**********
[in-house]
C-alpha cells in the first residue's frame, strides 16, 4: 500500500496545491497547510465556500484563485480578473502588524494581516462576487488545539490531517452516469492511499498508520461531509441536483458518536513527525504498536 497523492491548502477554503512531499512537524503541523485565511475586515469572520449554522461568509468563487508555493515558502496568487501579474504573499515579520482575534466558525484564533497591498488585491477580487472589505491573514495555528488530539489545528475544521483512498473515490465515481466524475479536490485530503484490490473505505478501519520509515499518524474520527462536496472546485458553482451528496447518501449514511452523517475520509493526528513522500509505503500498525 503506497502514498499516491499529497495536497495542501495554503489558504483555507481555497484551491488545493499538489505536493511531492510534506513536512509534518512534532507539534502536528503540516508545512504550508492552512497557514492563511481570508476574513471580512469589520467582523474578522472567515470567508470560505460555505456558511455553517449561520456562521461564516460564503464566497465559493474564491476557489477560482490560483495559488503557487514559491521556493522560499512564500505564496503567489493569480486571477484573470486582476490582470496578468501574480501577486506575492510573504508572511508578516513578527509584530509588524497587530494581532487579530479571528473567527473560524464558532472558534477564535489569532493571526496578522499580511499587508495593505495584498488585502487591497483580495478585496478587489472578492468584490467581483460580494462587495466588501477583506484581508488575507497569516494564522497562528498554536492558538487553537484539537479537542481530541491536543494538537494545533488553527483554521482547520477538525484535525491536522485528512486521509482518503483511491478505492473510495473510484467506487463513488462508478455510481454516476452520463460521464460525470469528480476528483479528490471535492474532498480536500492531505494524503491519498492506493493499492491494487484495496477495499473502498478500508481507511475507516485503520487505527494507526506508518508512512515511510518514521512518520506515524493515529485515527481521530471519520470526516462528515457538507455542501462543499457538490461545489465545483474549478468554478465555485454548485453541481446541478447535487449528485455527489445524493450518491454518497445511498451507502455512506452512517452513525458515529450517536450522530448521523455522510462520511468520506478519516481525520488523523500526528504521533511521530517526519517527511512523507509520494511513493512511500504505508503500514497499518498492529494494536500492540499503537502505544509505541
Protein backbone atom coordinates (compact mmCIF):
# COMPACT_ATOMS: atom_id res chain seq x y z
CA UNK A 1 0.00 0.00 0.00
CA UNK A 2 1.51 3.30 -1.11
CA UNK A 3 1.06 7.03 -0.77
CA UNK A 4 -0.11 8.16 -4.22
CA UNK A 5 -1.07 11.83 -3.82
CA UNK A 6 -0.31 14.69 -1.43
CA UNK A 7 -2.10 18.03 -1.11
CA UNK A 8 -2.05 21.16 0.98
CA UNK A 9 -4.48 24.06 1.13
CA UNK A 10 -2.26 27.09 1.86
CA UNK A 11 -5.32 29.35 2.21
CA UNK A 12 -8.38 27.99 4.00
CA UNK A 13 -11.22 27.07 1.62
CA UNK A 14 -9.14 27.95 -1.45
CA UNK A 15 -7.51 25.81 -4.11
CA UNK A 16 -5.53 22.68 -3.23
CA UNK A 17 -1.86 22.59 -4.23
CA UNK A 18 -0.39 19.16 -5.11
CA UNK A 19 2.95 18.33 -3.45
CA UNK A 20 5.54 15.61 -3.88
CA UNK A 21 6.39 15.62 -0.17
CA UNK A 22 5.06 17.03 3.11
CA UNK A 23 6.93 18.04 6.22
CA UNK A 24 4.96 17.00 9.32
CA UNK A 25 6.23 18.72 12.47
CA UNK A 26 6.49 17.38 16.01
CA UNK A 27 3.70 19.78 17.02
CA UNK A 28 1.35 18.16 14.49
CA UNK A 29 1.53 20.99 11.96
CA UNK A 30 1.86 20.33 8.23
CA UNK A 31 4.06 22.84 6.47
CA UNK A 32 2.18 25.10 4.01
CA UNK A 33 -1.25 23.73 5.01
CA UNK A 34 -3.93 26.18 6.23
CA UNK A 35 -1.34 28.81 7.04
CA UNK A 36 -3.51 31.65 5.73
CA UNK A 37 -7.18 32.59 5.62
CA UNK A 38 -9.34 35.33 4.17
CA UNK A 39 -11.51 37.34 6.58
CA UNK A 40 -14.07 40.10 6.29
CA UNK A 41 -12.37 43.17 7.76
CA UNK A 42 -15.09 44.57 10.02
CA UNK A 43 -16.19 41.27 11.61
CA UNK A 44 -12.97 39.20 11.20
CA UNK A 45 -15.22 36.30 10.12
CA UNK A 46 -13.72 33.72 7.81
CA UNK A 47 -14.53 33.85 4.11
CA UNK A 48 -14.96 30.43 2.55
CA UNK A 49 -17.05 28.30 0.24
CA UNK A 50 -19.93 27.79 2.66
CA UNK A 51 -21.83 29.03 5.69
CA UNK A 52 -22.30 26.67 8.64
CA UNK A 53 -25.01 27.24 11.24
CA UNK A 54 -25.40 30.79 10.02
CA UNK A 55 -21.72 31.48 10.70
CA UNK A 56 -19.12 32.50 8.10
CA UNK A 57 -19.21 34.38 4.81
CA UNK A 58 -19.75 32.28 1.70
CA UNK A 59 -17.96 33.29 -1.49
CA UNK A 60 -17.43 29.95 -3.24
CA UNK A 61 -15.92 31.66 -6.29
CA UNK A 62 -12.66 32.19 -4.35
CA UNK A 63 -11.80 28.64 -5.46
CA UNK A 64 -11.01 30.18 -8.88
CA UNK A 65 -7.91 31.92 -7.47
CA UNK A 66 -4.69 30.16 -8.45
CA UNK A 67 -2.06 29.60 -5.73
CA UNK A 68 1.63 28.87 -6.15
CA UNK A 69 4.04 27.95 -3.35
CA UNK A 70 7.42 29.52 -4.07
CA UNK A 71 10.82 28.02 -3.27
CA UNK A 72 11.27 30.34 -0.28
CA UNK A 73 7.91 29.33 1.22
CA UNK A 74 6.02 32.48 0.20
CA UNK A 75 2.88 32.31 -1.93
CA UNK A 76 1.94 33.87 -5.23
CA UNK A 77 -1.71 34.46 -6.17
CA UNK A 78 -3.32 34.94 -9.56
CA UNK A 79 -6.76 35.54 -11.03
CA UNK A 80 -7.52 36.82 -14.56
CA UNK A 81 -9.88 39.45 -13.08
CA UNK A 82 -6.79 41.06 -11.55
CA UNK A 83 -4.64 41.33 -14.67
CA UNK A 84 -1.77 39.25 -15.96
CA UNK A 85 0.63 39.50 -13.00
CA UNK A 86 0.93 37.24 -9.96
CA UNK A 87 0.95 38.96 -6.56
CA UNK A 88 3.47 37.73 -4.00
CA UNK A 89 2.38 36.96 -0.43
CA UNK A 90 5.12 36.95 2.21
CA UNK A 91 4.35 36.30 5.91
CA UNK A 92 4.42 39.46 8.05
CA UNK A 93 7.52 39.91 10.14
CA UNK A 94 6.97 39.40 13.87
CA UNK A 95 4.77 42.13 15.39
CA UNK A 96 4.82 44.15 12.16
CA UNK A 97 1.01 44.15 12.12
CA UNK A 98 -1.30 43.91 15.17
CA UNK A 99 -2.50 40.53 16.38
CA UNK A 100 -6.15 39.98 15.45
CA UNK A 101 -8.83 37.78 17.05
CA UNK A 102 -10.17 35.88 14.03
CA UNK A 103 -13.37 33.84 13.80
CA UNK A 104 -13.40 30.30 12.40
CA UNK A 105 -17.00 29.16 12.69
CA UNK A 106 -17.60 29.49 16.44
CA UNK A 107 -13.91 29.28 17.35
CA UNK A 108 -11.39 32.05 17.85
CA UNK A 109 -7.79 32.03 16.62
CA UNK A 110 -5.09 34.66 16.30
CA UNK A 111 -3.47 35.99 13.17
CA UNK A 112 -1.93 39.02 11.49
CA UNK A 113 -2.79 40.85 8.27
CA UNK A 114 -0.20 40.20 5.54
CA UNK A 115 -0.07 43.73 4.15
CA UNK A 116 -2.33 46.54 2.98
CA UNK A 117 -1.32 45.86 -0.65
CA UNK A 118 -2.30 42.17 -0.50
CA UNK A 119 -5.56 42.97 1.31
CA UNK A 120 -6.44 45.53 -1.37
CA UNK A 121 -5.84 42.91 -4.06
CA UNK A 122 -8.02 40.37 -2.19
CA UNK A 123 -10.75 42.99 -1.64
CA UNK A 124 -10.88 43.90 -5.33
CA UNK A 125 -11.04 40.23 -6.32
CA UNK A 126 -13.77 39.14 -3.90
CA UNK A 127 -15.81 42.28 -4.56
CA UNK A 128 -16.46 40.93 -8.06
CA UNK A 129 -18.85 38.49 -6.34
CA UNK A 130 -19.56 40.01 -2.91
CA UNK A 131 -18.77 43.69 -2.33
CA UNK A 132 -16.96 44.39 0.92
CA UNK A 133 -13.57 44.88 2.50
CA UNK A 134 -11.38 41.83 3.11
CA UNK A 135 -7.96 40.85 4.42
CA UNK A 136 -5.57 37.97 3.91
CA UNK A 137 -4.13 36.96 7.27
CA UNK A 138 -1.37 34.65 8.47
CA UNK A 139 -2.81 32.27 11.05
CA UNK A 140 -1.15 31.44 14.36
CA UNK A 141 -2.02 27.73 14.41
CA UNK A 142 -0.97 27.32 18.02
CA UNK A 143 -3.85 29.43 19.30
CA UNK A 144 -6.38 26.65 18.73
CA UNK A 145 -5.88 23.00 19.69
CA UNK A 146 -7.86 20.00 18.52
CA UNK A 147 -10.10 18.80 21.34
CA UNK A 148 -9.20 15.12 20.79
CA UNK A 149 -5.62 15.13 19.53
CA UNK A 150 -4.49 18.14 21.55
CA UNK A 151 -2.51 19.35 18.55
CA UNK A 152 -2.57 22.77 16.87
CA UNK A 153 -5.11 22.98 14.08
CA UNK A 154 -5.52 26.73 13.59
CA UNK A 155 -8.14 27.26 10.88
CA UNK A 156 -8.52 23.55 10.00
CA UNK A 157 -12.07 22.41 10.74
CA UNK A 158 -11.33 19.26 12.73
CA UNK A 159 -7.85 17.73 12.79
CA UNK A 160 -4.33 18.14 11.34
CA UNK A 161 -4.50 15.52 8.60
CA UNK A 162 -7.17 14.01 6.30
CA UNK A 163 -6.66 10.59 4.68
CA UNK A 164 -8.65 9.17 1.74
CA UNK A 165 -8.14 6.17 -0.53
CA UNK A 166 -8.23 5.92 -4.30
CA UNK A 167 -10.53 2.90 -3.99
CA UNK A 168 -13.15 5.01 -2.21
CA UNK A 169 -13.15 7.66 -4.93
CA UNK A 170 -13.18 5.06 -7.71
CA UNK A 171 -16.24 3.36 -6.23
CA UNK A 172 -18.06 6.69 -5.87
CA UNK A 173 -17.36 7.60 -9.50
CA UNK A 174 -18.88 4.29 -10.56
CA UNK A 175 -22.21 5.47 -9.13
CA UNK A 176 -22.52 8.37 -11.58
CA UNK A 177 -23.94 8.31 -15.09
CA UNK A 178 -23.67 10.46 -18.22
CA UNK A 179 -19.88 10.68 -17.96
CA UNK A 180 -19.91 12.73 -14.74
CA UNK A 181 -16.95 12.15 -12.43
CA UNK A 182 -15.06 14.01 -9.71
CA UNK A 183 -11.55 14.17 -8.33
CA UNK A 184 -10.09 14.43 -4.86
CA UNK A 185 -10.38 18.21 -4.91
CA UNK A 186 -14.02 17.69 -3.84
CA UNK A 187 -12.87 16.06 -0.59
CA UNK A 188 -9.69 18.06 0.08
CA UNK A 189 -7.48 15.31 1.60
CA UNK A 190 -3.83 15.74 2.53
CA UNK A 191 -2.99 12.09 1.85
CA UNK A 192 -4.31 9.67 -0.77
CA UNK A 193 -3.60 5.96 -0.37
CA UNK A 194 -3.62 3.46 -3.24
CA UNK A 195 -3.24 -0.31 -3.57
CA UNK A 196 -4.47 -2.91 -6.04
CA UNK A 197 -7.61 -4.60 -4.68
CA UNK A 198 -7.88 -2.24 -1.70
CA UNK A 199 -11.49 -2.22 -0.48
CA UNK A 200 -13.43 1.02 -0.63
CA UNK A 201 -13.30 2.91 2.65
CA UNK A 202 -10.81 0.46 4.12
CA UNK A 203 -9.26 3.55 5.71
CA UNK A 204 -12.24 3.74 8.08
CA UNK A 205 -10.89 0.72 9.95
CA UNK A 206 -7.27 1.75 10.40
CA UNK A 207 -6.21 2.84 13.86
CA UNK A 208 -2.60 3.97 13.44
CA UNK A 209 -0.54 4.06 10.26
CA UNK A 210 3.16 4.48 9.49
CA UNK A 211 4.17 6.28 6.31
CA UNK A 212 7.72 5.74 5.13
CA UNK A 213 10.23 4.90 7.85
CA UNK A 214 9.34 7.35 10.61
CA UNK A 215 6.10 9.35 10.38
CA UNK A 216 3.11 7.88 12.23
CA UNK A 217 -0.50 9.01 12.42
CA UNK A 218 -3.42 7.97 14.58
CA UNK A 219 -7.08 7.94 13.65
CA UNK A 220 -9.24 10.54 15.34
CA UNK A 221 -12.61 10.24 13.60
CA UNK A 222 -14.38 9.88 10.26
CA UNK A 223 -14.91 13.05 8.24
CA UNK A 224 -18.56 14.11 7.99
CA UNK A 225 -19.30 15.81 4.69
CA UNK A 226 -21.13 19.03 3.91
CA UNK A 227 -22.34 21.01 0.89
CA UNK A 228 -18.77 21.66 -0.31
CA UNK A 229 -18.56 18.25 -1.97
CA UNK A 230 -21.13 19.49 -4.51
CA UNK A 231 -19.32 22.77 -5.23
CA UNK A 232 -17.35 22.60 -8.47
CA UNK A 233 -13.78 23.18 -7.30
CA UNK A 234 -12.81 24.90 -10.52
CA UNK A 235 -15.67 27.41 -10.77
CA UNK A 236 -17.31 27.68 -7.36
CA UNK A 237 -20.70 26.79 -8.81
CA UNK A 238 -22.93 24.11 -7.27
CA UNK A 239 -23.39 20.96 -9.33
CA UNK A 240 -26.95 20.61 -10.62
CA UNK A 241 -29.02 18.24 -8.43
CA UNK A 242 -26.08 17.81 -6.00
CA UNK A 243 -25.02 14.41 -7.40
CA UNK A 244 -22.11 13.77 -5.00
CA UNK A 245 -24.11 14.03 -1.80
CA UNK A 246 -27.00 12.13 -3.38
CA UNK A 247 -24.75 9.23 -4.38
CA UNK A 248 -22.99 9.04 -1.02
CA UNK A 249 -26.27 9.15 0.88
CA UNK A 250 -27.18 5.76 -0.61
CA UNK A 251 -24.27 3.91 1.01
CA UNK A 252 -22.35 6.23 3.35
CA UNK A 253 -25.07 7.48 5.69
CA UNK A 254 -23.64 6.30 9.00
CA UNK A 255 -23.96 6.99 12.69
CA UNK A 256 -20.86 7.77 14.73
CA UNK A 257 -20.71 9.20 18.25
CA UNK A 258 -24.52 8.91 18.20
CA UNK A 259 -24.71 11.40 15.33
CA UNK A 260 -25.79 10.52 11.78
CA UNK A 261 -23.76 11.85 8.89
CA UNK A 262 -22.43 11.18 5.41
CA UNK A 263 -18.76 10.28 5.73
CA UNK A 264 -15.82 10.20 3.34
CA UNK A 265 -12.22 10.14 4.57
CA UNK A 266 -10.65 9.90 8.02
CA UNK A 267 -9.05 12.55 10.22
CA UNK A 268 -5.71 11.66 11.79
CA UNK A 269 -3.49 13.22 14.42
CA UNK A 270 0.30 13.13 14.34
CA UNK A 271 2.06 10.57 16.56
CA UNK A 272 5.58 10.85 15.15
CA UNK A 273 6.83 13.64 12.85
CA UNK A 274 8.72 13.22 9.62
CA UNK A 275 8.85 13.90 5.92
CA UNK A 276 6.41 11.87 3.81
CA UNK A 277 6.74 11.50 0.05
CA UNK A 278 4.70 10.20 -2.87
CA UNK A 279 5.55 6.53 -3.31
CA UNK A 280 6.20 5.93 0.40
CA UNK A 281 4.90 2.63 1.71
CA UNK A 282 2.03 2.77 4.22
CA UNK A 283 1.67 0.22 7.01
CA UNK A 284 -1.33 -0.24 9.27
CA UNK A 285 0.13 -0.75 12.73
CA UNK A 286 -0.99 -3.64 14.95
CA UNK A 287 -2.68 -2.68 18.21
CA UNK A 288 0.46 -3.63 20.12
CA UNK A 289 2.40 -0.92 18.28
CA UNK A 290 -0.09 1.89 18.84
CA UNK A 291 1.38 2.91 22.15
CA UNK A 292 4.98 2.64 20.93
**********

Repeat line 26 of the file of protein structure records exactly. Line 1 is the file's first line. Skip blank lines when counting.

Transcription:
CA UNK A 22 5.06 17.03 3.11